AIRCRAFT CANOPY TRAJECTORY SIMULATION MODEL

Award Information
Agency:
Department of Defense
Branch
Navy
Amount:
$599,924.00
Award Year:
1996
Program:
SBIR
Phase:
Phase II
Contract:
n/a
Award Id:
28938
Agency Tracking Number:
28938
Solicitation Year:
n/a
Solicitation Topic Code:
n/a
Solicitation Number:
n/a
Small Business Information
1211 Pine Hill Road, Mclean, VA, 22101
Hubzone Owned:
N
Minority Owned:
N
Woman Owned:
N
Duns:
n/a
Principal Investigator:
Rainald Lohner, Ph.d.
(703) 506-1956
Business Contact:
() -
Research Institution:
n/a
Abstract
We propose to conduct a comprehensive feasiblity and assessment study for relevant Navy canopy ejection simulations using an advanced unstructured grid flow solver. The results of the Phase I study will be sued to guide and enhance the development of acomprehensive interactive canopy ejection simulation capability for Navy applications. The study will be conducted to show the feasibility, accuracy, turn-around times required, and shortcomings of the current capabilities. The study will investigate how state-of-the-art CFD methodologies model the whole range of canopy release scenarios, thruster and ejection boundary condition models, CFD modeling of thin surface and topology changes (i.e., Boolean operations). The study will also examine the state-of-the-art of post-wake 6 DOF modeling, user interfaces with CFD models, and post-processing capabilities. As part of this study, we also propose to model a single event of canopy ejection, to be selected in consultation with the Navy. This simulation will be carried out using FEFL096, and adaptive, ALE, moving body, central and upwind flux limited Euler and navieer-Stokes solver on unstructured adaptive tetrahedral grids. The tasks envisioned for Phase II include: enhancement of grid generation capabiities, better preconditioners for iterative flow solvers, increased physical realism for viscous flows via better turbulence models, faster regridding and interpolation strategies, link to a structureal dynamics methodlogy, and visualization tools that are better suited for canopy ejection problems. These tasks, which we expect to be guided with the Phase I results, are detailed below. The end product will provide the Navy with an interactive prediction methodology capable of the cost-effective analysis of canopy ejetion phenomena.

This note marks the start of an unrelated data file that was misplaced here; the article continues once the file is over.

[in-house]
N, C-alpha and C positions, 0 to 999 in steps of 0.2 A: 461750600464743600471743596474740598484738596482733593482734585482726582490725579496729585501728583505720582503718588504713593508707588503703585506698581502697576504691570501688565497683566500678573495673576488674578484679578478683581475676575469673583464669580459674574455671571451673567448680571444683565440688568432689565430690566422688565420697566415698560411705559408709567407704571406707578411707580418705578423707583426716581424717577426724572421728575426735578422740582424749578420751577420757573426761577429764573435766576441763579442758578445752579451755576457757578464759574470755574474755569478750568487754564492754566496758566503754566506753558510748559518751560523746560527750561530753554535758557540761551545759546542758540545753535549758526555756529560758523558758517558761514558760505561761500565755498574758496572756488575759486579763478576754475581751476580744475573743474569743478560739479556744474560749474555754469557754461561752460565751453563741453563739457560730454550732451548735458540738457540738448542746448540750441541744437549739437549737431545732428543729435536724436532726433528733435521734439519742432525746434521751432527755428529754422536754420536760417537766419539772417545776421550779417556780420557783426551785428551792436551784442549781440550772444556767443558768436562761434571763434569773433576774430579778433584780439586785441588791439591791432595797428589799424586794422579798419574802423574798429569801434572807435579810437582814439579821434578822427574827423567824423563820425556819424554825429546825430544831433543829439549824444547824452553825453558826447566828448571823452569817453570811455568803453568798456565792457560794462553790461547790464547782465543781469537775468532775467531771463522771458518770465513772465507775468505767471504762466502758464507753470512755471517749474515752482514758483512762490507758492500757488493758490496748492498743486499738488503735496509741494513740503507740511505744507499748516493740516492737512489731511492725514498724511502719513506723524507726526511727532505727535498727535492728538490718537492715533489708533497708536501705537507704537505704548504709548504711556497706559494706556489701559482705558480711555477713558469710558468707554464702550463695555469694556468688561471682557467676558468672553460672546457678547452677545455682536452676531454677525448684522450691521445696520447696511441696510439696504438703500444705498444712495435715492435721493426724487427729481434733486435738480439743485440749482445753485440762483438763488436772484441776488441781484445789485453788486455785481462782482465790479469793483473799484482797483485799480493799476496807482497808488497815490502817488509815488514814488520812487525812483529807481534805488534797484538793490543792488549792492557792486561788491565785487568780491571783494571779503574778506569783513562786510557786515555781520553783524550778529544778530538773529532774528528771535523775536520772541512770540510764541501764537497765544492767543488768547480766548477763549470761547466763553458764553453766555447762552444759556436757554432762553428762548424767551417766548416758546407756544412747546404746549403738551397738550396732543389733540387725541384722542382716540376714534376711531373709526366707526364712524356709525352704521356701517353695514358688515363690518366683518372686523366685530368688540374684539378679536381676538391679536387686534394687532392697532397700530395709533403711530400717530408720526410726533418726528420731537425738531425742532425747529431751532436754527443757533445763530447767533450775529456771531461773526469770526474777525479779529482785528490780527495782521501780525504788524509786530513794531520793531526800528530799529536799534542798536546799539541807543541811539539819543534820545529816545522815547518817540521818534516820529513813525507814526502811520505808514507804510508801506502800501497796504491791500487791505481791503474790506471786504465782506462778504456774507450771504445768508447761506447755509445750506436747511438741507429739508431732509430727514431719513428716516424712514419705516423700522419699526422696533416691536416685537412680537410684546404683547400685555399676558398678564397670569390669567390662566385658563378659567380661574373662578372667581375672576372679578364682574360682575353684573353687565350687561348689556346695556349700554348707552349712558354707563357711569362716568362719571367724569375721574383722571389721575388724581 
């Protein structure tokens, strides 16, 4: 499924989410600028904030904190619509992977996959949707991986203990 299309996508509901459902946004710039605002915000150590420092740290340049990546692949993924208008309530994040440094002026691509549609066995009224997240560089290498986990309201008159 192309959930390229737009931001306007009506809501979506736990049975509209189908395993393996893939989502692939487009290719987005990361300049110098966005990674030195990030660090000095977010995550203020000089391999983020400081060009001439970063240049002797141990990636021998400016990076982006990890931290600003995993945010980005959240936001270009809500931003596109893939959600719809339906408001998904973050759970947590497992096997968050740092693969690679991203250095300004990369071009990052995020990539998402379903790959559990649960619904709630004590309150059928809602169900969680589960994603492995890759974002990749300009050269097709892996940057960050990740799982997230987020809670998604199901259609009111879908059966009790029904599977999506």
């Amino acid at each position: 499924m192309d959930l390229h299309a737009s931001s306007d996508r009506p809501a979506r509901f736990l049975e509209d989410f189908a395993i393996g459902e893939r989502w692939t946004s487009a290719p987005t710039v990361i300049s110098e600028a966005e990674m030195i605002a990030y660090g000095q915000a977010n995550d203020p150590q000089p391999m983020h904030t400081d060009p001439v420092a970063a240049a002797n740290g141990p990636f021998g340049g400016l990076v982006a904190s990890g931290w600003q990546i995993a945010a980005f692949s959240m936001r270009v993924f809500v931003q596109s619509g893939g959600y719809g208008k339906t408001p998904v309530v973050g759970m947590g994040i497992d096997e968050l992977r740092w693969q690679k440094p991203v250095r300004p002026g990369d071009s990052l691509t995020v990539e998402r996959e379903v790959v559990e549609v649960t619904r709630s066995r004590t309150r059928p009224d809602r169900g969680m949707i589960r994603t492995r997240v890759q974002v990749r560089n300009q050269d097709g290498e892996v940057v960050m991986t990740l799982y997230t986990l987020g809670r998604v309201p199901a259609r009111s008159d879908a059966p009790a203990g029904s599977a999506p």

* information listed above is at the time of submission.

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